Production

Key climate change messages well-received at field day

Beef Central, 11/01/2012

Field day presenters (left â?? right) â?? Paul Jones and Steven Bray (DEEDI), Colin Dunne (Sorrel Hills, Duaringa), Col Paton (EcoRich Grazing) and Peggy Rohan (DEEDI).

Tips for dealing with climate change, building business resilience and a couple of bogged buses all formed part of the recent Climate Savvy Grazing field day at Berrigurra, near Blackwater in Central Queensland.

Event organiser and senior scientist with the Department of Employment, Economic Development and Innovation (DEEDI) Paul Jones said the field day provided producers, agency and NRM group representatives with the tools to maximise profitability in challenging climate conditions.

“The interesting thing about the day was that we had a range of old research information, current and new research, as well as the blue-sky futuristic bio-economic modelling,” he said.

“All of the information is based on valid, independent science and with the help of industry consultation on our information products we are able to identify where the information gaps are.”

The day, funded by Meat & Livestock Australia, included stand-up presentations with some detailed insights into research, hands-on interactive sessions as well as paddock visits.

In a DEEDI release issued today, Mr Jones said the different presentation styles promoted a good level of communication and transfer of information.

Attendees were also provided with an information booklet containing the presentations from the day.

“The take-home messages featured among attendees included the management of stocking rates, looking after grasses and soils, burning, spelling, monitoring, carbon cycles and land condition.

“By providing the attendees with a summary booklet, they can go home and further consider the information that was shared, and how they can incorporate what is best for them and their properties,” he said.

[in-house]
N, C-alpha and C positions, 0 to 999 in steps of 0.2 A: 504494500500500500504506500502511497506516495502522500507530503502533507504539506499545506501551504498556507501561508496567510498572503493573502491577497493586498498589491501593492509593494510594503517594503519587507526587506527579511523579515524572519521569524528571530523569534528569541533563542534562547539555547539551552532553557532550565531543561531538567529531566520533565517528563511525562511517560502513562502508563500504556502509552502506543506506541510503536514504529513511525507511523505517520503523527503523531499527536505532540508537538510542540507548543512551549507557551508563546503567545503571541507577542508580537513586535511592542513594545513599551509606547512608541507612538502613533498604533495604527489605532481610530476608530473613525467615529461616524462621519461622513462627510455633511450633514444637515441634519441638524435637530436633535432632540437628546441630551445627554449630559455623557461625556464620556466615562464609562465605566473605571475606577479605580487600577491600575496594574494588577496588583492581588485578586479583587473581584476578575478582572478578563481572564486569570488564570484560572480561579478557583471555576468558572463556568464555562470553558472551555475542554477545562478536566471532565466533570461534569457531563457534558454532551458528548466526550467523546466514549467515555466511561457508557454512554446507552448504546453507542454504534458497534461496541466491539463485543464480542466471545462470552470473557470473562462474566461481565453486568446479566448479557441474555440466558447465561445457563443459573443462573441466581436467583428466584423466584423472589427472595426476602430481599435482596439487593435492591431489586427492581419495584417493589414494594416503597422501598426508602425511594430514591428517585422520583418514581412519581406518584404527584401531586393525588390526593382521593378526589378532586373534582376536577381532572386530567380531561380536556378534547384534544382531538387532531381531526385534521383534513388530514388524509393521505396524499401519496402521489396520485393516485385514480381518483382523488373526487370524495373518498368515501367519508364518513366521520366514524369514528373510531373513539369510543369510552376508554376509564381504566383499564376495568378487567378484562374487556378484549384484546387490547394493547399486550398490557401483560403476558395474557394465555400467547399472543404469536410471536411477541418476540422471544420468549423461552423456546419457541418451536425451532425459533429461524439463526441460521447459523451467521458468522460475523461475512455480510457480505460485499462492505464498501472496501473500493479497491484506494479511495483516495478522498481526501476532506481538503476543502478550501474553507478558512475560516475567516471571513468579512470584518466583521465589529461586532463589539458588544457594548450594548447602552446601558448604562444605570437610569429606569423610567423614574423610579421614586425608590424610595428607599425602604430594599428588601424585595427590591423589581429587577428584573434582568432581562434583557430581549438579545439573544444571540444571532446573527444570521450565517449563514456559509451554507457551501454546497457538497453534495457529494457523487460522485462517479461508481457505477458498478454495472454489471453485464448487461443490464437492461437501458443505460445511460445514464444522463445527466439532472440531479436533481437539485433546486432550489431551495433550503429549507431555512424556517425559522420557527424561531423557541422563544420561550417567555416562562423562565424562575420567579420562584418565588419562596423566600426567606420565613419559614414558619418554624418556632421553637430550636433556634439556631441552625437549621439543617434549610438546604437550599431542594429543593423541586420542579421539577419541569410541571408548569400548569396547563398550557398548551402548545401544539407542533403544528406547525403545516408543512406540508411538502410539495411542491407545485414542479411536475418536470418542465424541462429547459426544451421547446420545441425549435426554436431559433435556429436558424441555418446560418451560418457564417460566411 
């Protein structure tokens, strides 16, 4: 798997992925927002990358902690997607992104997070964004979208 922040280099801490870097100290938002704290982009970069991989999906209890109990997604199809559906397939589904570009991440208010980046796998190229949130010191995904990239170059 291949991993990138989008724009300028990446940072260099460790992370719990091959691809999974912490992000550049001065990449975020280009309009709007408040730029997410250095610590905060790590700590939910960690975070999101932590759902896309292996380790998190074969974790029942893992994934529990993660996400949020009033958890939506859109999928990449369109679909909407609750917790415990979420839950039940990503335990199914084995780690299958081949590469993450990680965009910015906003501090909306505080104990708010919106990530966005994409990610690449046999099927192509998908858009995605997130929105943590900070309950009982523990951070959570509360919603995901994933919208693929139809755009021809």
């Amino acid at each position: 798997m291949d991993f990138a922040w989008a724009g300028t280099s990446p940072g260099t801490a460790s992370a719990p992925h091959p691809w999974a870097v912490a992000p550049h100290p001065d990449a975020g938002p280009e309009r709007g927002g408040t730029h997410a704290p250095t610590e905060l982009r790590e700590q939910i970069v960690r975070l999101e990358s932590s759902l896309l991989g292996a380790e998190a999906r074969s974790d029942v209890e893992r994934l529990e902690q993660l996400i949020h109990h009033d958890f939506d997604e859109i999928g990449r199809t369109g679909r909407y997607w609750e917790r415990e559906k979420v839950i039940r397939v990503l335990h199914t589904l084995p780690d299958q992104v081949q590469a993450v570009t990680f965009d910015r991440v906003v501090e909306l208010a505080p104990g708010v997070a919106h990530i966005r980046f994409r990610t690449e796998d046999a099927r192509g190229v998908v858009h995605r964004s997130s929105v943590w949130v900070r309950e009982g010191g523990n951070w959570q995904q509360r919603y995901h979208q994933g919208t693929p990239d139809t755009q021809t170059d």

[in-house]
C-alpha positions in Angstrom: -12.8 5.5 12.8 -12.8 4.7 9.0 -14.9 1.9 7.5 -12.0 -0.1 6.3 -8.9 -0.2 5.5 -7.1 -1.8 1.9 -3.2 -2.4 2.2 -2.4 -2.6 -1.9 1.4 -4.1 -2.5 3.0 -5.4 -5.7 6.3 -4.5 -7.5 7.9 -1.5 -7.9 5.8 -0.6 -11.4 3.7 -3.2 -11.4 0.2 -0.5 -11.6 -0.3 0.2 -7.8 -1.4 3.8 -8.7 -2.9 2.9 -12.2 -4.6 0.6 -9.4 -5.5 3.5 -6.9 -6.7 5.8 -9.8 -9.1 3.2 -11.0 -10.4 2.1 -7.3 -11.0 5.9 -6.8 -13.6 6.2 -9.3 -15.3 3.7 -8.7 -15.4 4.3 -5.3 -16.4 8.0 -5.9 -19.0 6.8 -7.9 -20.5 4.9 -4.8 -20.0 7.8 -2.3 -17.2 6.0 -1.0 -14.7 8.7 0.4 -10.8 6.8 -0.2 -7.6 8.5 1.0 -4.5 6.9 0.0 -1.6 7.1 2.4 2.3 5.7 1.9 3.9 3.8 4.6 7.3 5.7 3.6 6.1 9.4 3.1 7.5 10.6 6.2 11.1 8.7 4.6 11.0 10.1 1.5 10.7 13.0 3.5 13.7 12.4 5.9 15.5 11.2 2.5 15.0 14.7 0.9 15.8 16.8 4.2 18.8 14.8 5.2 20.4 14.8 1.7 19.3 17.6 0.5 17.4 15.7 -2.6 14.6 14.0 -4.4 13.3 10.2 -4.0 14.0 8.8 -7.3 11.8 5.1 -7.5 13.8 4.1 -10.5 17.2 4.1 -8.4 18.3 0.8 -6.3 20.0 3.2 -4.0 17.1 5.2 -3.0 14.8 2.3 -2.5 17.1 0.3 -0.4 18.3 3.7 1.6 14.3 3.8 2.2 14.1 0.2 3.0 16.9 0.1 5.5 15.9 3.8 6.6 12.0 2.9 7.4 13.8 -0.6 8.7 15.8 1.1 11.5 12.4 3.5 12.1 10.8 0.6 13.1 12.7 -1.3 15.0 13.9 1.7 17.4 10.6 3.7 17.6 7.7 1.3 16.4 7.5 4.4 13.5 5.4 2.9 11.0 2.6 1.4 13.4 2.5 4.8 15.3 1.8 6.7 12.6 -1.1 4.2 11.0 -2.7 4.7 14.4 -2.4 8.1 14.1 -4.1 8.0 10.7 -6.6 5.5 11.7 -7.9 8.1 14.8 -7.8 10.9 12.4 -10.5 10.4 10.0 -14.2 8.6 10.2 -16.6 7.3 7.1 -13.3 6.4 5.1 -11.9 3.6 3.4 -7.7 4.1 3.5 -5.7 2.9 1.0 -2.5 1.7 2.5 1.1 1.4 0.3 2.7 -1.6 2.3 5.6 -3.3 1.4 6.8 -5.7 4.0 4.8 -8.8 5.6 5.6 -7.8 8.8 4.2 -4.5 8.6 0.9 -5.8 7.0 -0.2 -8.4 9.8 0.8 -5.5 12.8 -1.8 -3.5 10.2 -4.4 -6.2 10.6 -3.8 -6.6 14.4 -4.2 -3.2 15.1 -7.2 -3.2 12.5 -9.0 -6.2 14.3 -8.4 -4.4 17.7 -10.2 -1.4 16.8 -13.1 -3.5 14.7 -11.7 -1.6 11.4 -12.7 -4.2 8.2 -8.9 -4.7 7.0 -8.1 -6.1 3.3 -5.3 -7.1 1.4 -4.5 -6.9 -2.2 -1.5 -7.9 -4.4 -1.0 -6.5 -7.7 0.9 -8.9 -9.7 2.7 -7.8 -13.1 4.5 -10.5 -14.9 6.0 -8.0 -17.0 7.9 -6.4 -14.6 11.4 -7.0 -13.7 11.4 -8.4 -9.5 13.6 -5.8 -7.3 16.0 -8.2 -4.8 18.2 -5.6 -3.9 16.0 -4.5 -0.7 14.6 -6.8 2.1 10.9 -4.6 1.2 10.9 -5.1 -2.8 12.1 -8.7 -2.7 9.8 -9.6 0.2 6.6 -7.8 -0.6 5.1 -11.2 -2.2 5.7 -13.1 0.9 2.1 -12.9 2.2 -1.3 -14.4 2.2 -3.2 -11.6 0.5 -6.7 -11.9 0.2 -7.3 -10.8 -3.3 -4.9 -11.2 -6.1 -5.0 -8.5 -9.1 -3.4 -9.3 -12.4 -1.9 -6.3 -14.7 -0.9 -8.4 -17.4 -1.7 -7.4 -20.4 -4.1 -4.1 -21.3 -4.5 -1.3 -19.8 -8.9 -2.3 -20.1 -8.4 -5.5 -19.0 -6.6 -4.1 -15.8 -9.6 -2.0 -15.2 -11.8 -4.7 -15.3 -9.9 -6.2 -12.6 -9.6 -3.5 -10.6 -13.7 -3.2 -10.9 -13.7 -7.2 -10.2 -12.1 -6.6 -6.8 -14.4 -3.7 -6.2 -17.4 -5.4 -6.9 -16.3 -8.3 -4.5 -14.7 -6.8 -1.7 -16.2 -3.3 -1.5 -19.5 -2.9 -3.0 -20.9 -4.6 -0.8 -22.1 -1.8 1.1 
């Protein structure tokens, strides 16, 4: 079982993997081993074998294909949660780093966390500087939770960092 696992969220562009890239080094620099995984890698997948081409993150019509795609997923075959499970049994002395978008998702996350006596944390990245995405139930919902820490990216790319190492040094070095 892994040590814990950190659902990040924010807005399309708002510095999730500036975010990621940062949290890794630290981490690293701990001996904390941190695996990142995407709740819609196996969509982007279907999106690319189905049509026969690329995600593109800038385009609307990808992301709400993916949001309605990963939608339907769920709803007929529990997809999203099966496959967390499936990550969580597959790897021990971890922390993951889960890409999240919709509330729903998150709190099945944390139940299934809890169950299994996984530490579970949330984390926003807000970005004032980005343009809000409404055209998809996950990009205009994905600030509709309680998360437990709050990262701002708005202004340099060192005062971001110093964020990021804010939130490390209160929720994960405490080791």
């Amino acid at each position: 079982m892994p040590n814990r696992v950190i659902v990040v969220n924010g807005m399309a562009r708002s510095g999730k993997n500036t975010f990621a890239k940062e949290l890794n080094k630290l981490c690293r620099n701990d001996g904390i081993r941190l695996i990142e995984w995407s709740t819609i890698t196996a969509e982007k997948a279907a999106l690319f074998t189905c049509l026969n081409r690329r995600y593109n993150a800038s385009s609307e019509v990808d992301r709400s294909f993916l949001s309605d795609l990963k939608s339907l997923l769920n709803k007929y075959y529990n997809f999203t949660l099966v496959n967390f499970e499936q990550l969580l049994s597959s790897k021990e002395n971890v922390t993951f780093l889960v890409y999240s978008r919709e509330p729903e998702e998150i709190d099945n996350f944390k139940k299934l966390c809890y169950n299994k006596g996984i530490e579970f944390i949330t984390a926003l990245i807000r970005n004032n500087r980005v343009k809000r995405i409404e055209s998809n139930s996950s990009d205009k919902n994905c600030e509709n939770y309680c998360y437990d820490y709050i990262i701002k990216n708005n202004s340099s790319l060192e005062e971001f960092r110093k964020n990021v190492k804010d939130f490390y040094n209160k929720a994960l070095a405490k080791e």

Climate champions

The group was also treated to an impromptu presentation from Climate Champion, Colin Dunne, who took the time to describe his experiences considering possible climate change scenarios and the subsequent impacts on grazing properties.

Climate Champions are a group of farmers and graziers who are working to improve communication between scientists and farmers regarding the management of climate risks.

They learn the latest science, how to adapt their farms to the challenges, and share their skills and knowledge.

“Colin aims to incorporate climate variability information as part of his property management,” Mr Jones said.

“While he was concerned with some of the potential impacts, he highlighted the importance of good management and current research.”   

Climate Savvy Grazing is a two-year collaboration between scientists, extension officers, modellers and grazing industry representatives aimed at establishing a best-practice template for beef producers operating in the Fitzroy woodlands. 

“During the course of the project we have used different pasture growth and economic modelling to explore the effects that various grazing land management options have on the condition of the land and, ultimately, on profitability,” Mr Jones said.

“We have used the results of this testing along with published information to update best-practice recommendations for local graziers, and the field day was an extension of that.” 

Topics covered on the day included:

  • the role of pasture spelling for improving land condition
  • results from the Grazing Systems and Spelling Strategies Projects
  • climate variability and possible scenarios for Central Queensland
  • carbon efficiency on a grazing property
  • burning to manage woody weeds and improve productivity
  • a case study on how one producer improved profitability by decreasing stocking rate
  • managing stocking rate to improve animal production and land condition.

“There are a lot of information services regarding management of grazing lands on offer to beef producers at the moment. The field day gave an excellent opportunity to listen to a range of priority subjects and carefully consider what is of most value to their own property,” Mr Jones said.

Field day attendees were treated to a lighter moment when two of the buses got bogged in a gully crossing. “It provided something of an unexpected challenge for us!” he said.

  • Further Climate Savvy Grazing field days will be rolled-out in the Fitzroy Basin in March.

 

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